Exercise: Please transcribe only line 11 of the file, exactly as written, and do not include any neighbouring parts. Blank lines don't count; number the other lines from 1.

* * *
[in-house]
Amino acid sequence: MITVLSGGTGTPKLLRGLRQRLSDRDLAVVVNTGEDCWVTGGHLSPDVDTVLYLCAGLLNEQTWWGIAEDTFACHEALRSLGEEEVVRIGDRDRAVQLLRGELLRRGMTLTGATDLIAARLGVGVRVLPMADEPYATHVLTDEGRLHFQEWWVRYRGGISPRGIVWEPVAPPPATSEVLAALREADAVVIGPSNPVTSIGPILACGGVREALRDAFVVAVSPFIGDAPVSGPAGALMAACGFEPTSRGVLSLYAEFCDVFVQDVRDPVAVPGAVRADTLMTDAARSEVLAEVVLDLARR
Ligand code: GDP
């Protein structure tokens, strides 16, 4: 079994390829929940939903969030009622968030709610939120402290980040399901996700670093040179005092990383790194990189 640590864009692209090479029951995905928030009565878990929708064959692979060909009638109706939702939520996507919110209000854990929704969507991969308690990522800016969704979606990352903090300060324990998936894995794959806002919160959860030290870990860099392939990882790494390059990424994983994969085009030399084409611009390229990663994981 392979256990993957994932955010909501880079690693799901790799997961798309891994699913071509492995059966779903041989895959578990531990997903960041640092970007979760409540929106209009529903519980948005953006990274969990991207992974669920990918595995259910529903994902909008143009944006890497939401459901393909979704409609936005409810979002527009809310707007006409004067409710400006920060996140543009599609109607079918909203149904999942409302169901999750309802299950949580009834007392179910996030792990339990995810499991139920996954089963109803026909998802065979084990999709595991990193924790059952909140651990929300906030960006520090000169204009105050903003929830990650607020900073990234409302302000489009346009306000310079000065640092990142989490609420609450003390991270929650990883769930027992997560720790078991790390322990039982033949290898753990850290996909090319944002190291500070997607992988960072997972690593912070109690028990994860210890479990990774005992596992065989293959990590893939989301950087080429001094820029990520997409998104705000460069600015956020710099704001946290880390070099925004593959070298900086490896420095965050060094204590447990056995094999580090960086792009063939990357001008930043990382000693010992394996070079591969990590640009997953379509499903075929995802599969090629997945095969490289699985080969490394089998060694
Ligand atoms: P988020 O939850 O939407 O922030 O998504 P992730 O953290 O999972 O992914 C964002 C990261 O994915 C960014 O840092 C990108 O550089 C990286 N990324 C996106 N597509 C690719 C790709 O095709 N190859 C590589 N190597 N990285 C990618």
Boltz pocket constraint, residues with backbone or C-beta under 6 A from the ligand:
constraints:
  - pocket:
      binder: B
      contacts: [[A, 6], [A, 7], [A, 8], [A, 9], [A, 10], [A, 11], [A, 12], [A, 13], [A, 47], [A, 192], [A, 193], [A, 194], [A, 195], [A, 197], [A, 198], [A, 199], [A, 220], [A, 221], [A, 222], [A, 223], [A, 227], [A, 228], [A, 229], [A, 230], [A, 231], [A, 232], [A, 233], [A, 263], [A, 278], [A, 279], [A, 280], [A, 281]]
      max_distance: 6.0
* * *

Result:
      max_distance: 6.0